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44

IP Spoofing is NOT IP Hijacking which is causing confusion for anyone reading this. IP Spoofing at its minimum / bare bones explanation is also called impersonation. Let's have an ASCII look at what it does, and how it happens: You (1.2.3.4) --> connect to your bank --> Bank (2.2.2.2) In spoofing, I can pretend to be anyone I want, if I am on your ...


4

tldr: Yes, No (both: until IPSec) I understand your question as Can someone (an ISP, for example) impersonate an internet host on the IP level? If so, how and how can that be mitigated? The right term for that is not IP Spoofing, which as Teun put out in his answer, is spoofing the origin address of packets sent to a host; they are most useless with ...


15

IP spoofing means creating IP packets with a source address which is not yours and sending those to some destination. To be able to do so, routers on the path have to allow traffic coming from an incorrect source. BCP38 describes a number of techniques (filtering, uRPF) which ISP's can use to prevent spoofed IP traffic originating from their network. Since ...


1

TL;DR: proxy support is limited right now but there are also theoretical limits of what you could do when using a proxy. nmap can do only CONNECT and SOCKS4 and these protocols can do only TCP. Apart from that using any kind of proxy means that nmap communicates with the IP stack of the proxy and not of the target. This means: ICMP ping can not be done ...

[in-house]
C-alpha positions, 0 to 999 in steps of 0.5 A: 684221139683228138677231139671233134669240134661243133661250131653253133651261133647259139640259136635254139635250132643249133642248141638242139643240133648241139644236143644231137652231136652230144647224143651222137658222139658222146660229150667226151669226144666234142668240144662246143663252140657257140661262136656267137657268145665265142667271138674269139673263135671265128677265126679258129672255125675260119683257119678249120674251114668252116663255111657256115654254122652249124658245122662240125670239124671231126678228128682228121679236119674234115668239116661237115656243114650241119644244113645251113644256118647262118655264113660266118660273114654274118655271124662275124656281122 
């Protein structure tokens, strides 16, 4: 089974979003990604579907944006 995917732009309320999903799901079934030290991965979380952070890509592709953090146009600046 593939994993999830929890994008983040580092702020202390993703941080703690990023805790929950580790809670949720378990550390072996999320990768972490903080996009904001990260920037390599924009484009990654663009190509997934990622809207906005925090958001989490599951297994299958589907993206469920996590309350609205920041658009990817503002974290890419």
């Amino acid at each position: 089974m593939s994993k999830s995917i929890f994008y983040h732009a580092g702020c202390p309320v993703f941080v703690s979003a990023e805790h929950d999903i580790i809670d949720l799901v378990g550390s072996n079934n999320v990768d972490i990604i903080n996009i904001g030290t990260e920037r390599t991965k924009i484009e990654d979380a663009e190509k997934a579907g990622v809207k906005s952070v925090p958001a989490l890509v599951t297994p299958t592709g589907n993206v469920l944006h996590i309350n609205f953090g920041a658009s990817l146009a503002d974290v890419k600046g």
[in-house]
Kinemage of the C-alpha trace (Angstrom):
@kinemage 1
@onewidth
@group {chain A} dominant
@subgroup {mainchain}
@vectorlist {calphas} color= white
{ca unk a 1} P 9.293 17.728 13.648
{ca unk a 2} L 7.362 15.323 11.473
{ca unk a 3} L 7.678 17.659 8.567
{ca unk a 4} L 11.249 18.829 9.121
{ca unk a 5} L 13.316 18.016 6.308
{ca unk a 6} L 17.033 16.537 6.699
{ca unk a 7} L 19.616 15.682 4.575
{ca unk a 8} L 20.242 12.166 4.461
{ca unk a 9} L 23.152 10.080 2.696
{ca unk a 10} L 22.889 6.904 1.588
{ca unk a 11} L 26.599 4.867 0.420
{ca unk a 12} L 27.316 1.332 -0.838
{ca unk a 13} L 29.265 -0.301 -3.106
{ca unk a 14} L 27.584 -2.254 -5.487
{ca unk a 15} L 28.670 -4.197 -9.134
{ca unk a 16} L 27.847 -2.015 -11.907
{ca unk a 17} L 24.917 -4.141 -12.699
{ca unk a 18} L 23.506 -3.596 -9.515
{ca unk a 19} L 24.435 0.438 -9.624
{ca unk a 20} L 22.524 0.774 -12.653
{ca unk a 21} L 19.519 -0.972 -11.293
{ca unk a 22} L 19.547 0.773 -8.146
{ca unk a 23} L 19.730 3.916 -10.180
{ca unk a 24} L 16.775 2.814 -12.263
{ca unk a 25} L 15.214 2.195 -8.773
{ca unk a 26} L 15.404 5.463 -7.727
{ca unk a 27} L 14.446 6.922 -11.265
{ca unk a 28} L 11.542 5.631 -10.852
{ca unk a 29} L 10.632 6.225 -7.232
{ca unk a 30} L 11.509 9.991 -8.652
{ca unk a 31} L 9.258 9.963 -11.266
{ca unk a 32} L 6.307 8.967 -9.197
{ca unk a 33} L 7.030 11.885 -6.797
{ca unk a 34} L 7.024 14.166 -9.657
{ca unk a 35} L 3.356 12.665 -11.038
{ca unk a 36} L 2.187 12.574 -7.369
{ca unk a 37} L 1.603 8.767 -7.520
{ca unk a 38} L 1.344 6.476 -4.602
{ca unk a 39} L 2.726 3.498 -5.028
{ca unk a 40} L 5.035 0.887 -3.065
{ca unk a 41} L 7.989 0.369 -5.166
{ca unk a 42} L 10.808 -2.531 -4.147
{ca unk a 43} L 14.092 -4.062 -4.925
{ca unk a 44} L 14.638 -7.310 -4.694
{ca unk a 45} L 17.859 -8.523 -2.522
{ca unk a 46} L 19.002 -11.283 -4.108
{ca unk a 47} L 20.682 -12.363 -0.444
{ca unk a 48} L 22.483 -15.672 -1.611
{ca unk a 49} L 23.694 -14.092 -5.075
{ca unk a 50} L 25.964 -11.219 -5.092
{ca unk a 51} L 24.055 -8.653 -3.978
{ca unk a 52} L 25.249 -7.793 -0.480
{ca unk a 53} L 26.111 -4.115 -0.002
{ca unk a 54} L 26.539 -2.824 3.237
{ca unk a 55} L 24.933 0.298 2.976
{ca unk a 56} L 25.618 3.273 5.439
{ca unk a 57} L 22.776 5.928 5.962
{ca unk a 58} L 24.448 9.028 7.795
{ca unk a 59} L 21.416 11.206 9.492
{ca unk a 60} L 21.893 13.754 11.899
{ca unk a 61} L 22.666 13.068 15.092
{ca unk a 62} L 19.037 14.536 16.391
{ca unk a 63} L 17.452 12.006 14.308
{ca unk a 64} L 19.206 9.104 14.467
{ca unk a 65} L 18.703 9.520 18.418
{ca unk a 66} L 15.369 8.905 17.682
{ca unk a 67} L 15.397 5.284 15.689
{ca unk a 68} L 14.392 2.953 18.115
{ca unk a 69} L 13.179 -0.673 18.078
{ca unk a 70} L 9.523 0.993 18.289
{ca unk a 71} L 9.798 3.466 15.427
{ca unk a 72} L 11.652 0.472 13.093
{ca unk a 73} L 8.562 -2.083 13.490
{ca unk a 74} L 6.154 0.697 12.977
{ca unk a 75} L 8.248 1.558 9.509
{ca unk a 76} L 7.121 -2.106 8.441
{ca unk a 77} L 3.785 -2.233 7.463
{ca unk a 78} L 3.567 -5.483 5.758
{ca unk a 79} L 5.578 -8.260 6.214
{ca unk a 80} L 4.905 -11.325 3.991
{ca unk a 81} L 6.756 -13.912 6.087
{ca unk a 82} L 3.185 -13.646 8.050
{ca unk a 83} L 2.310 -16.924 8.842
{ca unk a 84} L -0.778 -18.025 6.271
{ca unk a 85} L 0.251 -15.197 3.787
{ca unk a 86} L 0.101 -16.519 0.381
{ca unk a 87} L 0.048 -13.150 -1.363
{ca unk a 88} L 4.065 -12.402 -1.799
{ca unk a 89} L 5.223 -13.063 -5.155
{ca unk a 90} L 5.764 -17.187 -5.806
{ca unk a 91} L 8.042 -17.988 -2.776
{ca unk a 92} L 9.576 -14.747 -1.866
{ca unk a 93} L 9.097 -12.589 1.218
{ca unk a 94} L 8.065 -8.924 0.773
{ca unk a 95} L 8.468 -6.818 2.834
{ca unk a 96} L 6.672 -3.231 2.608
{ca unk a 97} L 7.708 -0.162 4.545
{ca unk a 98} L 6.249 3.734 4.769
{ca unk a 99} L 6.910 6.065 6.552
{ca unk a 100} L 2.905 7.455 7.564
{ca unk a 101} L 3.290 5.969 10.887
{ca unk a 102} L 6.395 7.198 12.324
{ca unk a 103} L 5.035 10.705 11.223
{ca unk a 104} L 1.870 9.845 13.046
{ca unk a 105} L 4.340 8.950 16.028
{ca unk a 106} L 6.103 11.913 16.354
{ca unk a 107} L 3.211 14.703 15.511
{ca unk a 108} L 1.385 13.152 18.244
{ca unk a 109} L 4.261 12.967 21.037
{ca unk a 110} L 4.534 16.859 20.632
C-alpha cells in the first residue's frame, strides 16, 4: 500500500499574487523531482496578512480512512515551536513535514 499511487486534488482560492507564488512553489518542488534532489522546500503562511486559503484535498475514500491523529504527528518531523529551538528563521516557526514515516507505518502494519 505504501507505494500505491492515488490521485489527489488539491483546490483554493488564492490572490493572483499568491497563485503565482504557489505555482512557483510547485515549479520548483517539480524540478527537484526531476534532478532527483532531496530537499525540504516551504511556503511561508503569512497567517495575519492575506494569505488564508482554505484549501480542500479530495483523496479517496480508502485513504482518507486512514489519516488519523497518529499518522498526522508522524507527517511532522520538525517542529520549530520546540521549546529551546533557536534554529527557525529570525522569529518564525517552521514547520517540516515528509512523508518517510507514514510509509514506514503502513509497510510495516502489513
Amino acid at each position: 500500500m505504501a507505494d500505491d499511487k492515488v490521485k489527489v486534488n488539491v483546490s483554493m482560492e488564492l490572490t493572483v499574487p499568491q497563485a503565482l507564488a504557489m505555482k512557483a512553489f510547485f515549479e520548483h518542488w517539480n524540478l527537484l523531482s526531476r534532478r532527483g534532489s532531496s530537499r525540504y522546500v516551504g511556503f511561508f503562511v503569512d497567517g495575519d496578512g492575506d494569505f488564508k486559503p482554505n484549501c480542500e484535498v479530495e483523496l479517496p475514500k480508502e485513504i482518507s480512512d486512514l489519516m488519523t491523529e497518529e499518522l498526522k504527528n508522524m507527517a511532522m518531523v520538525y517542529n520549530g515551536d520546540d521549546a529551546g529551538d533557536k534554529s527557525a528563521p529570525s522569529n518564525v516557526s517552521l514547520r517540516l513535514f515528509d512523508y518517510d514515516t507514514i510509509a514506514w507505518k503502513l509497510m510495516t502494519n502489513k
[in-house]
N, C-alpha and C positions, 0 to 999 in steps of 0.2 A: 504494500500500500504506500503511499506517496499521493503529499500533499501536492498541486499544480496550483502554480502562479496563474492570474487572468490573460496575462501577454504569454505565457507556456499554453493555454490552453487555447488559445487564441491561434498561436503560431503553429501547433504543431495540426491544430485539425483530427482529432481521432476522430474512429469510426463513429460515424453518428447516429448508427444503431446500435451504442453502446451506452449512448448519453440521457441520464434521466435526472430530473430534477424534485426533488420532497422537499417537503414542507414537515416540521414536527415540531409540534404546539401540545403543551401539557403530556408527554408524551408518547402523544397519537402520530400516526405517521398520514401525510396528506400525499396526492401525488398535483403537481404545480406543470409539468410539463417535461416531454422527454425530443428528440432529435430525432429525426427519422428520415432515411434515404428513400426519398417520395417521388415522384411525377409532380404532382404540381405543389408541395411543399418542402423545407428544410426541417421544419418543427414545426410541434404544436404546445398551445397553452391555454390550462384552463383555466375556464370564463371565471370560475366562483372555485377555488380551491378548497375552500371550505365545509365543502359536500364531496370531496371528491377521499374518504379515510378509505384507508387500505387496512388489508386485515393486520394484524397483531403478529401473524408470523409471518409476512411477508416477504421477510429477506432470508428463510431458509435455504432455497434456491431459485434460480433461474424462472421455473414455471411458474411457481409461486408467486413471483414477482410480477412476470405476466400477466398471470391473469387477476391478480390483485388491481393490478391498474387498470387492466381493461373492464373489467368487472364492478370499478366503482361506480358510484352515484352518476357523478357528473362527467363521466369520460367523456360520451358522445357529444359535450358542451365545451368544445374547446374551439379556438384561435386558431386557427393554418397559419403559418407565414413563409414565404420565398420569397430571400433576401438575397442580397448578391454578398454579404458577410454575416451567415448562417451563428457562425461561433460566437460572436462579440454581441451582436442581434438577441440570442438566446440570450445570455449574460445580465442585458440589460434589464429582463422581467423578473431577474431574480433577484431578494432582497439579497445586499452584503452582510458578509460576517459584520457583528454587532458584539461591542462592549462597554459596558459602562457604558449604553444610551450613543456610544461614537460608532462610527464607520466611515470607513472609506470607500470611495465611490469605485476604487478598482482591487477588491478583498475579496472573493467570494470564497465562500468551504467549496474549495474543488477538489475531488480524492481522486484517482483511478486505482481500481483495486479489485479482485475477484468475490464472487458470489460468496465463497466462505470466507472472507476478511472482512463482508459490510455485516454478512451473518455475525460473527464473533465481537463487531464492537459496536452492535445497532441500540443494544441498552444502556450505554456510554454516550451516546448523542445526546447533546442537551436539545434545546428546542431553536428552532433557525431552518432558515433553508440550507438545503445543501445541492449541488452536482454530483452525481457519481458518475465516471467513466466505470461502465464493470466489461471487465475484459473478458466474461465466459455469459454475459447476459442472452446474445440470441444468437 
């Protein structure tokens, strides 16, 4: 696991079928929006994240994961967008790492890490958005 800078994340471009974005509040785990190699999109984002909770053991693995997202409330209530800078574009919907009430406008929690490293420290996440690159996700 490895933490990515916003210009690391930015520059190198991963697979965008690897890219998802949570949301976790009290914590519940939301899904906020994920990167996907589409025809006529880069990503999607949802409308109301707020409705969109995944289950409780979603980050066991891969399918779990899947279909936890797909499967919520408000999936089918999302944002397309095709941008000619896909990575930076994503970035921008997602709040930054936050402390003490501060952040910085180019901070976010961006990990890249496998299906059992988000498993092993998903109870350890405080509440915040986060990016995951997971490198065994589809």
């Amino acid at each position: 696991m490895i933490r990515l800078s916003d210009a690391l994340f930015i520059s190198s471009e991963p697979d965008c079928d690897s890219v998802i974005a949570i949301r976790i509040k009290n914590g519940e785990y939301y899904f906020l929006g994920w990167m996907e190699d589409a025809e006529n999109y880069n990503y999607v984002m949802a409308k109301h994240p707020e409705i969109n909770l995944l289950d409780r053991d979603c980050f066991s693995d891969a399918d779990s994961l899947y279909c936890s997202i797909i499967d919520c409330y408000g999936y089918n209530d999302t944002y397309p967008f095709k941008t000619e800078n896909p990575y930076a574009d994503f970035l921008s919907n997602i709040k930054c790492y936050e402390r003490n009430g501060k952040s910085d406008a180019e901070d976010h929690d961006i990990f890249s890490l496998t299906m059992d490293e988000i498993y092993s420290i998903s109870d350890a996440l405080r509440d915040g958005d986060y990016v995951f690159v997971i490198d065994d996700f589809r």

3

For now, use an external tool like proxychains. The nmap documentation for --proxies states, that the feature is not fully implemented yet: Warning: this feature is still under development and has limitations. It is implemented within the nsock library and thus has no effect on the ping, port scanning and OS discovery phases of a scan. Only NSE ...


0

Even if you are only care about the kind of TLS where the certificate is required to match the hostname (like done in HTTPS, but there are use case of TLS which don't do this) then there are still differences in scope and ability of filtering by IP address vs. hostname from the TLS handshake. Advantage of hostname based filtering: There might be several ...


2

tl;dr: different things, both usefull for different szenarios, IP whitelisting in not a bad sign You are indeed comparing apples and oranges. IP-based filtering happens at the network layer of the OSI model, whereas certificate validation happens on the transport (and/or application) layer. Allowing access only to/from specific IP addresses reduces the ...


1

As the comment said: IP spoofing is not an option if you want to have a working TCP connection. And you probably need this connection because otherwise the connection attempts will fail at the kernel already and your application will not get any requests. I don't know your application setup but I see the following options: Some applications take a HTTP ...



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